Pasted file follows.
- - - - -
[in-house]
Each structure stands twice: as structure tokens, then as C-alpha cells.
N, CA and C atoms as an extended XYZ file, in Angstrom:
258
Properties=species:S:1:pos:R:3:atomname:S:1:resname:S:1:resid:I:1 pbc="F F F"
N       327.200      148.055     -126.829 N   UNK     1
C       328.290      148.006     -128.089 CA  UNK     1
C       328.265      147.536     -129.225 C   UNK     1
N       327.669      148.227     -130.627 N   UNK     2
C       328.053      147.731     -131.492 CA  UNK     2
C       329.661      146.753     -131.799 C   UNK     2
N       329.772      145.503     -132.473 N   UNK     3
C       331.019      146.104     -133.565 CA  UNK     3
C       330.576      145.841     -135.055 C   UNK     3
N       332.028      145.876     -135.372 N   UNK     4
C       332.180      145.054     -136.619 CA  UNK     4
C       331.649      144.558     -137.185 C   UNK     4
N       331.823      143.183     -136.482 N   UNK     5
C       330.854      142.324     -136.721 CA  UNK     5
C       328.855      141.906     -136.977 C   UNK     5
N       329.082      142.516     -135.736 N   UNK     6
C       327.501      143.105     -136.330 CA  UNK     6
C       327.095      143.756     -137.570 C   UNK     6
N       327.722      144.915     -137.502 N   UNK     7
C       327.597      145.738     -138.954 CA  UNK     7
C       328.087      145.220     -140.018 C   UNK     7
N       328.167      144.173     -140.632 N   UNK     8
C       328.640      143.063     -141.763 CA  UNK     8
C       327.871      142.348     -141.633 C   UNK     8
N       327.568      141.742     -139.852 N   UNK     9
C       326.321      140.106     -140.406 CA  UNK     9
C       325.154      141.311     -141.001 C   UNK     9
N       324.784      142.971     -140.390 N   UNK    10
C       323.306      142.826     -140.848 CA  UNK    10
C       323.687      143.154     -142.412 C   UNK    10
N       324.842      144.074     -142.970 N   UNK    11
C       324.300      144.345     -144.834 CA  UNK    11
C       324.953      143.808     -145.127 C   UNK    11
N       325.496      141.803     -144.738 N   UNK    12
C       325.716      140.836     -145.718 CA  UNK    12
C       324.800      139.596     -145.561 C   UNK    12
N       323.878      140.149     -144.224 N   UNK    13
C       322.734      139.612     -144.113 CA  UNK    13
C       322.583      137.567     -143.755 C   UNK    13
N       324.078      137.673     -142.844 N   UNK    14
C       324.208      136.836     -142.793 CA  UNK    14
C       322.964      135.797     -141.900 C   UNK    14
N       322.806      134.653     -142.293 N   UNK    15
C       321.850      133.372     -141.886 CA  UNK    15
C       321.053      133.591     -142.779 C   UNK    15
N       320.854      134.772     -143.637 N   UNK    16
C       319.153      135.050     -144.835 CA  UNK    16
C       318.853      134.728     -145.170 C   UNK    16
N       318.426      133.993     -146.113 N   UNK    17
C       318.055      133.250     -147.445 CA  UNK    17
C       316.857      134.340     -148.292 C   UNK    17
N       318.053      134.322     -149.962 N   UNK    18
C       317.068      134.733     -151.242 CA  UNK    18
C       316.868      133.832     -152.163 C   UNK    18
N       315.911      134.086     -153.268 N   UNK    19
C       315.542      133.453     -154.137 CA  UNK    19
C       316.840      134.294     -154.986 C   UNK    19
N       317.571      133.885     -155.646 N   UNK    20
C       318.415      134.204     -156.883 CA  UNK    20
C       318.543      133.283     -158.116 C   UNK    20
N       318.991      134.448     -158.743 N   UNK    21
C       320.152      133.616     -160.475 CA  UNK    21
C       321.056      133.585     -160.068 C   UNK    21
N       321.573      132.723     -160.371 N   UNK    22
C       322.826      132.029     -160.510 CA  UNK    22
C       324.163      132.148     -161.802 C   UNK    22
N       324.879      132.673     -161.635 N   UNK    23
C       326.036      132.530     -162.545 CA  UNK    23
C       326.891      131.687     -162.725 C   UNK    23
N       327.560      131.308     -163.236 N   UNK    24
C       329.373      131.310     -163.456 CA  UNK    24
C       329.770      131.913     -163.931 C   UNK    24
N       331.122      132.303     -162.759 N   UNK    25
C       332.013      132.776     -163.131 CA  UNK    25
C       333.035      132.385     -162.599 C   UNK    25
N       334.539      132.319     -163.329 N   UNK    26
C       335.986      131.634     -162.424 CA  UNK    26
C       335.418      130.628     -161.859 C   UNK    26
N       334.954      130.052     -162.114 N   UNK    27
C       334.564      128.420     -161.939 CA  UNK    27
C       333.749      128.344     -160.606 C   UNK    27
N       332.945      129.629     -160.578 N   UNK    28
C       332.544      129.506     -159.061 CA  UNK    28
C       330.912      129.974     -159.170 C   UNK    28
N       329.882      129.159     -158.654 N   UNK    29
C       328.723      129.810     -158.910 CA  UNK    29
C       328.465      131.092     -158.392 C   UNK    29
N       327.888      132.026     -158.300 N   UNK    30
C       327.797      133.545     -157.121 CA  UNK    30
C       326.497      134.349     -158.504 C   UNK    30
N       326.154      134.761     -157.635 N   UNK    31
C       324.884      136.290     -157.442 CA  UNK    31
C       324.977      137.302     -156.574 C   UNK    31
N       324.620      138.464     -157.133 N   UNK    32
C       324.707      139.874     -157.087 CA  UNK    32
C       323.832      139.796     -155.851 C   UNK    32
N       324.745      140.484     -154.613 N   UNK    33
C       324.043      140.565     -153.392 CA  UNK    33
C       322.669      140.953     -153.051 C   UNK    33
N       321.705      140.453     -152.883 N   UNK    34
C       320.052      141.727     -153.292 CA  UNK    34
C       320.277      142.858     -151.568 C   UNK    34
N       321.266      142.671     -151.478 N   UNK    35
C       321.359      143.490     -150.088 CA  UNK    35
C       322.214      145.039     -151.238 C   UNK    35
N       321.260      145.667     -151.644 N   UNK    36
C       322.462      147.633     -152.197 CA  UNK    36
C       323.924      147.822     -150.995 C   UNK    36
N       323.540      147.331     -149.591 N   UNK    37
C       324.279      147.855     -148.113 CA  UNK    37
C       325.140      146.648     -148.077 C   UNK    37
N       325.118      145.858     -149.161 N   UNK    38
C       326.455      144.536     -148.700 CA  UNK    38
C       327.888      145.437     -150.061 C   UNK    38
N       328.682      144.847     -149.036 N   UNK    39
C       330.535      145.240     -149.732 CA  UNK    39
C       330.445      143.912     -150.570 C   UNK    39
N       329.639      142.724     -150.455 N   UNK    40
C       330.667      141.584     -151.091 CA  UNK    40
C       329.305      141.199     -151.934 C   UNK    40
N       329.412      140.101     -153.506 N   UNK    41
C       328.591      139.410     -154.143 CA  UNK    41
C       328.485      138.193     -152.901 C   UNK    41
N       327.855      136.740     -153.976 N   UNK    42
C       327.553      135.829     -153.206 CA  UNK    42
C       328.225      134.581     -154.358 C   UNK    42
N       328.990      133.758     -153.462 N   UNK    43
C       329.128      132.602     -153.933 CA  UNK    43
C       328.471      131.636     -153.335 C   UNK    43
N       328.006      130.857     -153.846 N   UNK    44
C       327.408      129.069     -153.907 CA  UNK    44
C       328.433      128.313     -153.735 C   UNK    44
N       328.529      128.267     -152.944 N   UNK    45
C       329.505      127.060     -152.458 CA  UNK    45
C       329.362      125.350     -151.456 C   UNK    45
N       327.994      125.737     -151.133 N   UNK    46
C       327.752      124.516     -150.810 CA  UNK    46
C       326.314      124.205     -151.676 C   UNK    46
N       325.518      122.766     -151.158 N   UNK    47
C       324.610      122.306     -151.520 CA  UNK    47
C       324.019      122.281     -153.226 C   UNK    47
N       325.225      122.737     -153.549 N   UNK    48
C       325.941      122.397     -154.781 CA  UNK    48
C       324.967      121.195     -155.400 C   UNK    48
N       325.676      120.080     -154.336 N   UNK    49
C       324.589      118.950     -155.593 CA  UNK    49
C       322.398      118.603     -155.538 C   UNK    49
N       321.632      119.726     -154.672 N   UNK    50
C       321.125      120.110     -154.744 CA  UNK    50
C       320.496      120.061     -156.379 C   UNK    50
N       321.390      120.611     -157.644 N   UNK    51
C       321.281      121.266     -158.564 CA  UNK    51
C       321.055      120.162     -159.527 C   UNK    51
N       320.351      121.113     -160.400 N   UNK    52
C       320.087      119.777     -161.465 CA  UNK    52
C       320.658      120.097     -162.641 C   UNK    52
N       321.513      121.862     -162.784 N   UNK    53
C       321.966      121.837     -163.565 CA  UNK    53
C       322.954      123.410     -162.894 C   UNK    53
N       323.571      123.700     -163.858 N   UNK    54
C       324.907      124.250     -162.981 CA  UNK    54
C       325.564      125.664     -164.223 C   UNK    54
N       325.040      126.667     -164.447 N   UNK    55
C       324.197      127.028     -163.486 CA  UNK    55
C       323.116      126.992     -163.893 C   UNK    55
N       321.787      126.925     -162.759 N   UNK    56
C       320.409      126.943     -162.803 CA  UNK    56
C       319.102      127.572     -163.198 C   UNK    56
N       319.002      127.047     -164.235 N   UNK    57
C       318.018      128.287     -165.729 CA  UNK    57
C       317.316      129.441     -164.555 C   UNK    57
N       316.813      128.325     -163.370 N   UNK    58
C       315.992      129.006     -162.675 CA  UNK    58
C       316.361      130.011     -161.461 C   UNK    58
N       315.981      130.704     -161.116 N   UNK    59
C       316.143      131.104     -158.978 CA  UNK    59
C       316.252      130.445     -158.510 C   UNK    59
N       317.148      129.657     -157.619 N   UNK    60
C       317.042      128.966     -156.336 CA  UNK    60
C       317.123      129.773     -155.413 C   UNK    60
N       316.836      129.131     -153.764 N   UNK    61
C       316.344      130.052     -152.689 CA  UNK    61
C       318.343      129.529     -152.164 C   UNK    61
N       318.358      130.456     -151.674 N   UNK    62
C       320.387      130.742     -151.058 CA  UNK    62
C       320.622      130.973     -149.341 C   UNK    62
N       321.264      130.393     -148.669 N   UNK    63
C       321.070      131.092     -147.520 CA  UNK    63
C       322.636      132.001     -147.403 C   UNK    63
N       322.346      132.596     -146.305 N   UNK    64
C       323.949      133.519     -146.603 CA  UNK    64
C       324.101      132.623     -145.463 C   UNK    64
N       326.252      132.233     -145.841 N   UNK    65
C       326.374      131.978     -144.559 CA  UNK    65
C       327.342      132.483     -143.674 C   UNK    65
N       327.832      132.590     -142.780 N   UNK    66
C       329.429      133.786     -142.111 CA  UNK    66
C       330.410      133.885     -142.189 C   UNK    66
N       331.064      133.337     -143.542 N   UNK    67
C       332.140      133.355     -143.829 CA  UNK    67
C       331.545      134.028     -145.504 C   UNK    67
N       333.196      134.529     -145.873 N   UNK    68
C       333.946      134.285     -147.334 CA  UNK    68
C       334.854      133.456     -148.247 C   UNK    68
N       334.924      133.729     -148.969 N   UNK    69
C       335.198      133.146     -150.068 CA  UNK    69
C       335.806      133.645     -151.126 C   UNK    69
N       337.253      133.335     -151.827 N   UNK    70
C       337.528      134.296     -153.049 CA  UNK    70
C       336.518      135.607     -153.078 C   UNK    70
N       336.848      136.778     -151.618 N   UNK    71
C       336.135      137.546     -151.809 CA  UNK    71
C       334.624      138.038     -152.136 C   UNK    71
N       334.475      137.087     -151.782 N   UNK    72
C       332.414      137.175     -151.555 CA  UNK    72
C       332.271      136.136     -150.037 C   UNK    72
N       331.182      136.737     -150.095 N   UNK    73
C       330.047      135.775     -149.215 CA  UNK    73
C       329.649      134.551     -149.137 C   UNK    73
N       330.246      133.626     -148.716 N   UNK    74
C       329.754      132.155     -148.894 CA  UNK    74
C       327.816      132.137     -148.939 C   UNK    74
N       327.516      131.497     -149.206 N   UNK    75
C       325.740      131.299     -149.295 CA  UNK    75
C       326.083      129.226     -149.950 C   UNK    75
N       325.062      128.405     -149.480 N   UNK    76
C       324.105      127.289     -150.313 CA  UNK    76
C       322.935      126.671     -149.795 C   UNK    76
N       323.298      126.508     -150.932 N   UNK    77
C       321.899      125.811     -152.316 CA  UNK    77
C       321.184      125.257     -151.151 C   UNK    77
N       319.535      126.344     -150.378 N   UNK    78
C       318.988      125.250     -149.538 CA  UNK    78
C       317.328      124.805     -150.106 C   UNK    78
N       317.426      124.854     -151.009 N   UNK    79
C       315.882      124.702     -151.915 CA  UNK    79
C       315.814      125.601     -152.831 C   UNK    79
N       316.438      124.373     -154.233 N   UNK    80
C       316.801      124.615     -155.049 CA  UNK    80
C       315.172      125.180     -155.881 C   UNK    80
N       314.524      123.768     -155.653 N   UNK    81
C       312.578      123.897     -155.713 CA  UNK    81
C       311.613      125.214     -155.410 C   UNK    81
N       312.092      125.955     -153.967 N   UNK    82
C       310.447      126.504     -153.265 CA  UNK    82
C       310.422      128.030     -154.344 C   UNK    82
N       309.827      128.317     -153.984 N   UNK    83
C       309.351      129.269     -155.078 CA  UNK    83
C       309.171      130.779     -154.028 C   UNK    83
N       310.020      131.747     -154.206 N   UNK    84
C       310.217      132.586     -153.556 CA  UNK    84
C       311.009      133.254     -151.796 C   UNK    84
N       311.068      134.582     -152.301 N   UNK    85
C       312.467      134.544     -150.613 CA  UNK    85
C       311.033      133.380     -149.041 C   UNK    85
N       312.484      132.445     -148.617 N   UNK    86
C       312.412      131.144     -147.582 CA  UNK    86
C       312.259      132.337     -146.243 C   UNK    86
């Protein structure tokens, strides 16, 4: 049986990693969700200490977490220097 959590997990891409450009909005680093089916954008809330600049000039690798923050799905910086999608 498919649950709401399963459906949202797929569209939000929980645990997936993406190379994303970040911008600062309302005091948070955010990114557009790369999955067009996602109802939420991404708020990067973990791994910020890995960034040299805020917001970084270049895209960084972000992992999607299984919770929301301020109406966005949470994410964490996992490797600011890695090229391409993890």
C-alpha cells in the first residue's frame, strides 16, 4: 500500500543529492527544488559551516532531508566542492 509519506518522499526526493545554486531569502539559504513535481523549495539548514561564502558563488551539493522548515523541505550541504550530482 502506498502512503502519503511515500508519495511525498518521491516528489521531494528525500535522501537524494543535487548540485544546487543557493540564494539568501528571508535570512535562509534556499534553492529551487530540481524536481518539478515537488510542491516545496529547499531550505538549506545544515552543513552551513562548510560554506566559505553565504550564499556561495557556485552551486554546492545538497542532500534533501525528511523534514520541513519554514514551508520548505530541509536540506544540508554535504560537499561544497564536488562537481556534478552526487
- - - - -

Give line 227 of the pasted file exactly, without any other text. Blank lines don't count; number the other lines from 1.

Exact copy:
C       327.816      132.137     -148.939 C   UNK    74